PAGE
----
• Patrick Underwood

    So, still most engines ever fired, and still (almost certainly) the most powerful rocket firing in history…

  • sippin_bourbon

    Most since N1, and no Foom, boom, bang.

    I will take it

  • Stephen Richter

    regarding damage to the launch pad, can super heavy initially fire at half thrust until the rocket has cleared the launch tower?

  • Patrick Underwood

    Stephen Richter, the stated thrust/weight is 1.5, halving the thrust would make it .75 so it wouldn’t leave the ground.

    They might take a few percent off for a few seconds, but I doubt that too. Probably hurts their payload numbers.

    Best to just ensure the GSE can handle it!

  • Ray Van Dune

    “regarding damage to the launch pad, can super heavy initially fire at half thrust until the rocket has cleared the launch tower?”

    In a word, no. With a thrust/weight ratio of 1.5 at full thrust, the acceleration of the Superheavy rocket would be 1/2 G. At half thrust there would be – 1/4 G, so you would just sit there and go nowhere!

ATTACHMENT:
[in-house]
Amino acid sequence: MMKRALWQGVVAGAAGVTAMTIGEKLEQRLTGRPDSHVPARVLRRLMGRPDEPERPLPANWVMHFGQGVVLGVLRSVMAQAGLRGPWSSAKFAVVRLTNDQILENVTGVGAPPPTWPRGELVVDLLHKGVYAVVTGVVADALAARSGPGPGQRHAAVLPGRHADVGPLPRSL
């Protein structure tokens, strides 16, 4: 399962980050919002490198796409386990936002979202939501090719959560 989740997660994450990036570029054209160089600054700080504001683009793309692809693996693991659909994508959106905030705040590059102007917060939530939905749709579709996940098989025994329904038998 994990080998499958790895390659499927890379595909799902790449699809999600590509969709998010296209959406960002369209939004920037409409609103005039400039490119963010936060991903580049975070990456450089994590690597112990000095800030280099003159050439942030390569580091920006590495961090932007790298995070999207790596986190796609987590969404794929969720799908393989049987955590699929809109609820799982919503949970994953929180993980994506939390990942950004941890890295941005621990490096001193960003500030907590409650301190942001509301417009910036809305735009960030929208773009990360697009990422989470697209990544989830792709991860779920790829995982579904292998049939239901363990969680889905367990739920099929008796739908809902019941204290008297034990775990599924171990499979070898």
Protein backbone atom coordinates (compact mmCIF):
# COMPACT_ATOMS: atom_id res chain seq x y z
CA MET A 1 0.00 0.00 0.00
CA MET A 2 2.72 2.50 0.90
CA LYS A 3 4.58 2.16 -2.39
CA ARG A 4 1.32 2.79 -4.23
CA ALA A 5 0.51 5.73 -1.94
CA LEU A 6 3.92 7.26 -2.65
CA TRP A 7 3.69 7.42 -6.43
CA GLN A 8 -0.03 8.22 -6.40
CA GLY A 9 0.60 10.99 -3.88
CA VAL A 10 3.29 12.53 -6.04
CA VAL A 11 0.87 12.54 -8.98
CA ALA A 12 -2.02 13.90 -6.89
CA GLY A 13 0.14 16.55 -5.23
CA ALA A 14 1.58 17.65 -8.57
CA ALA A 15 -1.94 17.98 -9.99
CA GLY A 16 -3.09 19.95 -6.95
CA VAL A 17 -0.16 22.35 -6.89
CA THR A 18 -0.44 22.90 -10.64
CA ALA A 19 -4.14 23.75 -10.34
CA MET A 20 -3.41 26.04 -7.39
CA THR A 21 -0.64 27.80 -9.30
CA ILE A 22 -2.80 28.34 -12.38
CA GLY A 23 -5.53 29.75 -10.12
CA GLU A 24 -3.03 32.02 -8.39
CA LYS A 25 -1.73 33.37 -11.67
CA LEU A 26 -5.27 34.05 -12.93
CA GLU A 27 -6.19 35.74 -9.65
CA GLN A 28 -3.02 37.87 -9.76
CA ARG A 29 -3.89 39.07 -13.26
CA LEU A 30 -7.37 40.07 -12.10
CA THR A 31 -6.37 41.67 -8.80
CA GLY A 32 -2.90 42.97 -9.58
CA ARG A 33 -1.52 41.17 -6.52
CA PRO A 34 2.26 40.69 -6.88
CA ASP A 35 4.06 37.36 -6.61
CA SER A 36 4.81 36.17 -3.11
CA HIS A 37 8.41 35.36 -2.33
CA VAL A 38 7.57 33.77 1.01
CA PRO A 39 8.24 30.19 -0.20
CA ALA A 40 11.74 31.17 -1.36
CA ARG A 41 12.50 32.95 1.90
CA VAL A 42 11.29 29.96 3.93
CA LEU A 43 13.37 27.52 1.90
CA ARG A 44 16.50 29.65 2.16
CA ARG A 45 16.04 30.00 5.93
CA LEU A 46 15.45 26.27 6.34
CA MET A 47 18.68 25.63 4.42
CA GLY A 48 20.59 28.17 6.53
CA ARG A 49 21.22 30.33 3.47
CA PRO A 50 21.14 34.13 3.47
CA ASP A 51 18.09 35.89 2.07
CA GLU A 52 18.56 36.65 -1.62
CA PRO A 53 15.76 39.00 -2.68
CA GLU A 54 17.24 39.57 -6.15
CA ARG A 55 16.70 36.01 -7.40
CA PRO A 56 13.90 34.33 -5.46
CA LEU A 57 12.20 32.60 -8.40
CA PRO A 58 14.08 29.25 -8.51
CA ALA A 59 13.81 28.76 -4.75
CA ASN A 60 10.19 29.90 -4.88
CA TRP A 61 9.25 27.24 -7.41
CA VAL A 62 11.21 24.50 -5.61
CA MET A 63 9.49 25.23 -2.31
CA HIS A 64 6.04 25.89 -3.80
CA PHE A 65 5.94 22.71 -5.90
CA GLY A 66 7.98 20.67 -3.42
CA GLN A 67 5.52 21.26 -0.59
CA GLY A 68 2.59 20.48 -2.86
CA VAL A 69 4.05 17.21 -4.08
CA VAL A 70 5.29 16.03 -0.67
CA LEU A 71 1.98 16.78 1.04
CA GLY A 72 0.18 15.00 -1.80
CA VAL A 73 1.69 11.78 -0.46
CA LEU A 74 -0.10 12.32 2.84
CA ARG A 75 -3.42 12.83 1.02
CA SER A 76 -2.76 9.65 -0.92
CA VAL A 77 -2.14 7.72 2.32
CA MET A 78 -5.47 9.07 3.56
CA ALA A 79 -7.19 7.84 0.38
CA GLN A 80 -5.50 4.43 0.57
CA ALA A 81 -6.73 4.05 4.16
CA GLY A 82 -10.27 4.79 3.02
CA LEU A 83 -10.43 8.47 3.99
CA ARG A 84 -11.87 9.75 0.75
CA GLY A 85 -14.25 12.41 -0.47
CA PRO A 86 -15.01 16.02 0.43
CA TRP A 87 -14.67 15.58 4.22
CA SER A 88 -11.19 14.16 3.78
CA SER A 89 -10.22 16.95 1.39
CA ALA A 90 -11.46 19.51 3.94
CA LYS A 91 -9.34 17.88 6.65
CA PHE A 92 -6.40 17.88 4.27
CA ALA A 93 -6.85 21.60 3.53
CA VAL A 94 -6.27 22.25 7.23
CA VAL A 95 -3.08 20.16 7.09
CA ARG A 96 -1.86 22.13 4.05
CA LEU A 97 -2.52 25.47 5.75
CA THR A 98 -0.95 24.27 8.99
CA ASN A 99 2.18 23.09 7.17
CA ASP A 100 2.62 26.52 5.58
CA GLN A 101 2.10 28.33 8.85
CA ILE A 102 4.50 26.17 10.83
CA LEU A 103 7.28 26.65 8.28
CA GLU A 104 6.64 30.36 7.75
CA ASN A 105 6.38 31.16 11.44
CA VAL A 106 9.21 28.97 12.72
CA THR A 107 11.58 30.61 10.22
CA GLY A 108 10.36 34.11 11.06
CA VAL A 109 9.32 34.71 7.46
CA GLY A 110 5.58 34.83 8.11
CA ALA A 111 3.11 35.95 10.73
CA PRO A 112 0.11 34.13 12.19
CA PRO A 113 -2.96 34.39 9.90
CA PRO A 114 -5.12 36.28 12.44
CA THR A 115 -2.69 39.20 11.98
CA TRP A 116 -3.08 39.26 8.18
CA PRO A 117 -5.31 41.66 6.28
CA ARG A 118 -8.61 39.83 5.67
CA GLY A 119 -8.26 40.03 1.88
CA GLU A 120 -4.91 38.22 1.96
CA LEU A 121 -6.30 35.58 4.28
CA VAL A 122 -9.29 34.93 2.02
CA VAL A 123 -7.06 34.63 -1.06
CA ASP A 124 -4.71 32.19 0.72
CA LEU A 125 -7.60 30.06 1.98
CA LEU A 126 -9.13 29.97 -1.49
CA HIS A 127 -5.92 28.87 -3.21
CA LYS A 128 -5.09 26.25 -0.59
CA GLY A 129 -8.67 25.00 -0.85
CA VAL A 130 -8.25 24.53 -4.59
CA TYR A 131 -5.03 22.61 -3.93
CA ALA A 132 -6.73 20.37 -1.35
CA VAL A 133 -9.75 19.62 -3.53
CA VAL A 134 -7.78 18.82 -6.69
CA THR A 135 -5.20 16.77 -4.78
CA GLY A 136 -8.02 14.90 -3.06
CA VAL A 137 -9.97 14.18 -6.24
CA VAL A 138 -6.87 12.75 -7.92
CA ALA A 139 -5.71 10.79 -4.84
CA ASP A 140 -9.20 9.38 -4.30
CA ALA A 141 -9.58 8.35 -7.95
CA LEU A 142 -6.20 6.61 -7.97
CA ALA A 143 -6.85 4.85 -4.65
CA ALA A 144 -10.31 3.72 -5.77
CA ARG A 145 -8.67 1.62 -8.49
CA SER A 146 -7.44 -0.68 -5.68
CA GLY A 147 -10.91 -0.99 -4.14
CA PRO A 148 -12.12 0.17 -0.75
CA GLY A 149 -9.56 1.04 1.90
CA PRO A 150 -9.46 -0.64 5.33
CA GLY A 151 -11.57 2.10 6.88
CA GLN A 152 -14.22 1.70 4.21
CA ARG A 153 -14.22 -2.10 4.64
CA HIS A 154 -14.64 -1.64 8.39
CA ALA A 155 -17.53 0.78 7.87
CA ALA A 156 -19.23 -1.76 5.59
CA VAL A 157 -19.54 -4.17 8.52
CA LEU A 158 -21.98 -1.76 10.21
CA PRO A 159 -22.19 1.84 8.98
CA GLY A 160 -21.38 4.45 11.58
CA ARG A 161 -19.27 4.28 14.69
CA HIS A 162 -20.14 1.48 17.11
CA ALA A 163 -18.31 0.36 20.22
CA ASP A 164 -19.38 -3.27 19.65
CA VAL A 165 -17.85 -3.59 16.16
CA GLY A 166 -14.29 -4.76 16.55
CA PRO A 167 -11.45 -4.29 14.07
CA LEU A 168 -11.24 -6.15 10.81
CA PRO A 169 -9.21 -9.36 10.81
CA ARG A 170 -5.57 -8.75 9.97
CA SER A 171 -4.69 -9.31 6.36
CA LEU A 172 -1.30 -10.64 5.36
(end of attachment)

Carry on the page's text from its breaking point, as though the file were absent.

More to the point, if you reduce the thrust to where the ratio is just above 1.0., the rocket would climb, but much slower, giving the exhaust more time to do damage to the tower!

    In general, taking off with anything less than full thrust also wastes propellants, with the rocket spending more time working against gravity than it would if it used maximum thrust.

    Just think of it as gravity is stealing a constant ~10 meters per second of acceleration from the rocket. If you do anything to slow the acceleration of the rocket down, gravity will just have more time to steal acceleration from the total amount of acceleration your propellants can provide!

  • Sippin_bourbon

    I would have thought they would try a SH hop and catch first…

  • Doubting Thomas

    At one half g acceleration, give a T/W of 1.5, it will clear the 395 foot tower in about 7 seconds I think and will be traveling about 90 mph (~140 fps) at that point.

    16 seconds after launch, the stack will be moving greater than 175 mph at over 2,000 feet in the air.

    Of course, all these numbers are approximate (and low) since the acceleration of the stack will increase continually as the fuel burns making the T/W ratio higher as the weight of the stack decreases due to fuel expenditure.

  • Richard M

    I think the NSF guys are right: A March launch attempt is a real possibility now.